The Healthcare and Public Health Sector Coordinating Council (HSCC) on Wednesday released new recommendations for manufacturing and managing the security of medical devices for clinical practice.

The voluntary, consensus-based Health Industry Cybersecurity Practices (HICP) is the culmination of a year and a half of industry and government experts identifying the five most prevalent cyber threats and the ten best practices to deal with them.

Shortly after releasing the HICP resource, the HSCC released the Medical Device and Health IT Joint Security Plan (JSP), which is a total product lifecycle reference guide for developing, deploying, and supporting cyber secure technology solutions in the healthcare environment.

It is scalable for small, medium and large organizations, and if implemented, should measurably reduce risk across the healthcare ecosystem.

Developed over the past year, the JSP is a total product lifecycle reference guide to developing, deploying and supporting cyber secure technology solutions in the health care environment.

The JSP responds to a set of recommendations issued in June 2017 by the Health Care Industry Cybersecurity (HCIC) Task Force, which urged strong efforts toward increasing the security and resilience of medical devices and health IT.

The HCIC was established by the Department of Health and Human Services at the direction of the Cyber Security Act of 2015.

The JSP utilizes “security by design” principles throughout the product lifecycle of medical devices and health IT solutions. It identifies the shared responsibility between industry stakeholders to harmonize security related standards, risk assessment methodologies & vulnerability reporting requirements to improve the information sharing between manufactures and healthcare organizations.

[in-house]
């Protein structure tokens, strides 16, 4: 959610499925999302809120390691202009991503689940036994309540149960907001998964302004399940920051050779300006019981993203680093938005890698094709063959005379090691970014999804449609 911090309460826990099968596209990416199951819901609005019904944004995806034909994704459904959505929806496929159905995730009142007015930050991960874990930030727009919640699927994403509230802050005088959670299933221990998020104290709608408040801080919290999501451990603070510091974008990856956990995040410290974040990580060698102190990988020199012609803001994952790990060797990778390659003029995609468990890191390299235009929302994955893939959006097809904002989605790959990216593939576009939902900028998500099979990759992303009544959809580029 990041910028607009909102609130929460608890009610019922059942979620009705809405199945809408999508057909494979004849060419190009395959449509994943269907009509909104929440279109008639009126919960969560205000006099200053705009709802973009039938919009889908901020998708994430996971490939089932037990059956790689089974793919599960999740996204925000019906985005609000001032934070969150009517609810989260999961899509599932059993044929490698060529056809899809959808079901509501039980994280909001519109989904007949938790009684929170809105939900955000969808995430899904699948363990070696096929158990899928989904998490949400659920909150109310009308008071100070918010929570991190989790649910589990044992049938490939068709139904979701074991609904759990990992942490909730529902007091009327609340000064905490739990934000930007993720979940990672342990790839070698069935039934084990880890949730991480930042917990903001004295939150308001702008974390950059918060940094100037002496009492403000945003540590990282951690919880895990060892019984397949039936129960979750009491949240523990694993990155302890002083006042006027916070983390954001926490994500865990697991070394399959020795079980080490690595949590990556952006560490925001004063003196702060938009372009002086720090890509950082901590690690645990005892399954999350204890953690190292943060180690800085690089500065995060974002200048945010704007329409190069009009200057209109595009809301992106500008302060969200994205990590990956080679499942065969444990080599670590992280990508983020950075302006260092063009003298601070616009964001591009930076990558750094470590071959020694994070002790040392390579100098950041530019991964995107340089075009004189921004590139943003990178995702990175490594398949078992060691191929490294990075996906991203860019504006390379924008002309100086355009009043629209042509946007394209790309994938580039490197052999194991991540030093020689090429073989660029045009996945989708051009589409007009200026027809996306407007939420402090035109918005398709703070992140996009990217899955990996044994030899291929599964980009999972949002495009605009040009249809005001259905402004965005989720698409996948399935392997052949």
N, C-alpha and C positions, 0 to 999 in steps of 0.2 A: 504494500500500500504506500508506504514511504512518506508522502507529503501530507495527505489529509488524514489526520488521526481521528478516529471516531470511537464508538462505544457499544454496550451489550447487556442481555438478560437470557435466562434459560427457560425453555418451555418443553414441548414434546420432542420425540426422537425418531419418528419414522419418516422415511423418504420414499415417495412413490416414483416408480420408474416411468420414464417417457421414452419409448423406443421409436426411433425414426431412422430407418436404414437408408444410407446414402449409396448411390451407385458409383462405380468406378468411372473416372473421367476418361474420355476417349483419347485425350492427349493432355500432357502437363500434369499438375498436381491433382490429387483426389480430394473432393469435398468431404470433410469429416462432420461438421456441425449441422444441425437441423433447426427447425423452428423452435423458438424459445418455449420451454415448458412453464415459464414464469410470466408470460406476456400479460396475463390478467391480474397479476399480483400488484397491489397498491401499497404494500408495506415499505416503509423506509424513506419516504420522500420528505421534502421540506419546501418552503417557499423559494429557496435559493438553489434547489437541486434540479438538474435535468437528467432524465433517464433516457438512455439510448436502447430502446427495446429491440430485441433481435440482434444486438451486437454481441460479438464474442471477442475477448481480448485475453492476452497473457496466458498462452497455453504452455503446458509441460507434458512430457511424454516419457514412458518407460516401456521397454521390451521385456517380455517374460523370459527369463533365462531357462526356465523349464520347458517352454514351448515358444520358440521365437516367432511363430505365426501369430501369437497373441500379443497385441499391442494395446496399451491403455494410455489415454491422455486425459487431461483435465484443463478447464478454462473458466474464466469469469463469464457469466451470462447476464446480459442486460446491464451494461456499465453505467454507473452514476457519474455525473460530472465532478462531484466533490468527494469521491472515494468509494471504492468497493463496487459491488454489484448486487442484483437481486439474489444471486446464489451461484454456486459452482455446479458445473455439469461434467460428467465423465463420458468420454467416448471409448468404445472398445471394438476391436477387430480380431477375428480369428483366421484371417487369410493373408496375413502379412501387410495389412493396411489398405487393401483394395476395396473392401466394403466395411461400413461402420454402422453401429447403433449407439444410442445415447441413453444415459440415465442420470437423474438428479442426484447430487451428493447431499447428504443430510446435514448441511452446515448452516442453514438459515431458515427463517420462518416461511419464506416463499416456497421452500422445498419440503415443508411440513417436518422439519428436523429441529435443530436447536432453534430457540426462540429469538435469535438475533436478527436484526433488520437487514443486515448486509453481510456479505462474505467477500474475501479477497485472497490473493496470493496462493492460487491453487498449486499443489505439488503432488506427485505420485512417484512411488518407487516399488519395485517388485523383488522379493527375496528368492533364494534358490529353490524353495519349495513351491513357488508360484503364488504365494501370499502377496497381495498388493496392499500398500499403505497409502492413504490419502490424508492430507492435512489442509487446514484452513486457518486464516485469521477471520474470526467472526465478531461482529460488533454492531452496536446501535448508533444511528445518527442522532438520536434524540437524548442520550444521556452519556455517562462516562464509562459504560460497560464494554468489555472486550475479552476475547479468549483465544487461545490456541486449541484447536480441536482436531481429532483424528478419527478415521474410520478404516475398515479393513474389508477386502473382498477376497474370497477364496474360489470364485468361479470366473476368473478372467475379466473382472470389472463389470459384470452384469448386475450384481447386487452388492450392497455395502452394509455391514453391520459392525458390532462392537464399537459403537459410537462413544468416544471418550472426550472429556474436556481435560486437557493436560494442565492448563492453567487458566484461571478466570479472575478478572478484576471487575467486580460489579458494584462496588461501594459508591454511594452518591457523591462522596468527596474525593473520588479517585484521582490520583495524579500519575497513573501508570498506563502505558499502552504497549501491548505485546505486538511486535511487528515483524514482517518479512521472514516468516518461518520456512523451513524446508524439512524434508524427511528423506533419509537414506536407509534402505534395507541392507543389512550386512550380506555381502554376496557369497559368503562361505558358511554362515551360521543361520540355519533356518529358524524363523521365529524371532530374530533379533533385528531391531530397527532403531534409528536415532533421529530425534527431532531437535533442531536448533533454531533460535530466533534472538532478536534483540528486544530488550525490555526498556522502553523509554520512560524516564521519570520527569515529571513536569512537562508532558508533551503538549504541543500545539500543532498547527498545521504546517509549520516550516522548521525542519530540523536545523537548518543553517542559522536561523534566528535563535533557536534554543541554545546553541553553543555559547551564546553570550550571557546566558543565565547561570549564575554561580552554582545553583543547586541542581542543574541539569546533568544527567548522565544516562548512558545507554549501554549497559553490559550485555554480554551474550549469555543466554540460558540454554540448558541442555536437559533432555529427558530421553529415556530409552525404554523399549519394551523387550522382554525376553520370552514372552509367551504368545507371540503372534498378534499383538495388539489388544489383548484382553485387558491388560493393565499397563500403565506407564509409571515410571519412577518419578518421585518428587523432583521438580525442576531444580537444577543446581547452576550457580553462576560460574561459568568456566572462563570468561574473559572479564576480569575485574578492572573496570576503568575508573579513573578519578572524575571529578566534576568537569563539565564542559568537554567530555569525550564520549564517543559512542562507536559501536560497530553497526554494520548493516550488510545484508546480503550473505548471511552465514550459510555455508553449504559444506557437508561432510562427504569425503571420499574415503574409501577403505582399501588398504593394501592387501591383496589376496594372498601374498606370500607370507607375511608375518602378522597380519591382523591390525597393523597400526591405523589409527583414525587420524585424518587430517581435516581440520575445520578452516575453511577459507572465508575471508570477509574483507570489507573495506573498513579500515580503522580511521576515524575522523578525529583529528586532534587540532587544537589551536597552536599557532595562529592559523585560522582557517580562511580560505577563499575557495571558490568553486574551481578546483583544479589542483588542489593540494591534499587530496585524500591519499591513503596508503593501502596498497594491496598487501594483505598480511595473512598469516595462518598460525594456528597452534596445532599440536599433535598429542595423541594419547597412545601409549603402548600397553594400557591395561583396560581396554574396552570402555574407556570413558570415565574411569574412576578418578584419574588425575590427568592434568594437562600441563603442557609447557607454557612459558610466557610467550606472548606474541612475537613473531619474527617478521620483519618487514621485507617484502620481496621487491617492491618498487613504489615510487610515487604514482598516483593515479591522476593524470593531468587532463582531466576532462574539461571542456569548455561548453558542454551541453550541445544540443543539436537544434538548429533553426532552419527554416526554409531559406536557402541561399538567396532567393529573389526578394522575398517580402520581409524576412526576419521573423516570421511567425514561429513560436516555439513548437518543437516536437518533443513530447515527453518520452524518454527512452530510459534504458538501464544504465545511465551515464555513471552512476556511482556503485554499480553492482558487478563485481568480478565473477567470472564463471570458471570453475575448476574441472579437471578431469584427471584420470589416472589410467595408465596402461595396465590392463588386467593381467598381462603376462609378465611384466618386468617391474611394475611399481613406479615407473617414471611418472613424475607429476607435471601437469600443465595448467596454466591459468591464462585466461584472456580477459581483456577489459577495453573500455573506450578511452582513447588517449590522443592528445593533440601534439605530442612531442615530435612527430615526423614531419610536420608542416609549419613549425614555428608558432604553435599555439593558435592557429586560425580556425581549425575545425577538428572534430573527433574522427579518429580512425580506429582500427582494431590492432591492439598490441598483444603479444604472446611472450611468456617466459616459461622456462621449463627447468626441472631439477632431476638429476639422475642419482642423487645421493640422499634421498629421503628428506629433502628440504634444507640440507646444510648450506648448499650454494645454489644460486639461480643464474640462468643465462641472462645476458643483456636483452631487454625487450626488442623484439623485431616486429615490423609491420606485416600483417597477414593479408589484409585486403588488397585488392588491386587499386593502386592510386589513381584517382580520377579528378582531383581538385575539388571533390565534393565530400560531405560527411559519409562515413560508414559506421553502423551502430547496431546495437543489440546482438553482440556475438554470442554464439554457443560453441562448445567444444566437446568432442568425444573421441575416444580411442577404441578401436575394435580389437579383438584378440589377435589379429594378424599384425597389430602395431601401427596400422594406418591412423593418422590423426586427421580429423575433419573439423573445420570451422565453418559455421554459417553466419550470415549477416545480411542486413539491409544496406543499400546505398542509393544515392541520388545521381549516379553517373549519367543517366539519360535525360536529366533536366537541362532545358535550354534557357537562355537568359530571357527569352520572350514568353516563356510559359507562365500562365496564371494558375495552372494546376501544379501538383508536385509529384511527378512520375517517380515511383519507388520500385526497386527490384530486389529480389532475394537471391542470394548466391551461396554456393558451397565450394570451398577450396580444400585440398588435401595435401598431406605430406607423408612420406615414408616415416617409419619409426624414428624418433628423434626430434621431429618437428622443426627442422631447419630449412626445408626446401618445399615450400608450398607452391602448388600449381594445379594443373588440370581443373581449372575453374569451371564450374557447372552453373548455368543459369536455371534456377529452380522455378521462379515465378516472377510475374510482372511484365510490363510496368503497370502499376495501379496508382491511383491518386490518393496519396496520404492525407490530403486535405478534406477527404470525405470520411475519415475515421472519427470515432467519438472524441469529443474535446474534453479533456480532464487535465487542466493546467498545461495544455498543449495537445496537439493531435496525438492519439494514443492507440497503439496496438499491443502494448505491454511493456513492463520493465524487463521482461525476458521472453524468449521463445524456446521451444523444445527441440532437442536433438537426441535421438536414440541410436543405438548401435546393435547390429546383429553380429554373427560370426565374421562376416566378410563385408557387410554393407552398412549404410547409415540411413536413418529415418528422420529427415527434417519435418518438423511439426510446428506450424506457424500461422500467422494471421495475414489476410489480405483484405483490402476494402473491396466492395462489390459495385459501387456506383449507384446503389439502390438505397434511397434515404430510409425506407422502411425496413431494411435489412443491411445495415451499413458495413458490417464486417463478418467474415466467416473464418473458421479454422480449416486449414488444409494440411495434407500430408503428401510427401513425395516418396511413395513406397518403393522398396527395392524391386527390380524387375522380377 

The JSP will be a living document and will be updated as required to adapt to the ever-changing threat environment for medical devices and health IT solutions.

“Securing medical devices from cybersecurity threats cannot be achieved by the FDA on its own,” said Suzanne Schwartz, M.D., associate director for science and strategic partnerships at the FDA’s Center for Devices and Radiological Health.

“That’s why the FDA has long been committed to working hard with various stakeholders like the HSCC to stay a step ahead of constantly evolving cybersecurity vulnerabilities. In this way,” Schwartz concluded, “we can help ensure the health care sector is well positioned to proactively respond when cyber vulnerabilities are identified in products that we regulate.”

The HSCC is an industry-driven public private partnership of healthcare companies and providers developing collaborative solutions to mitigate threats to critical healthcare infrastructure.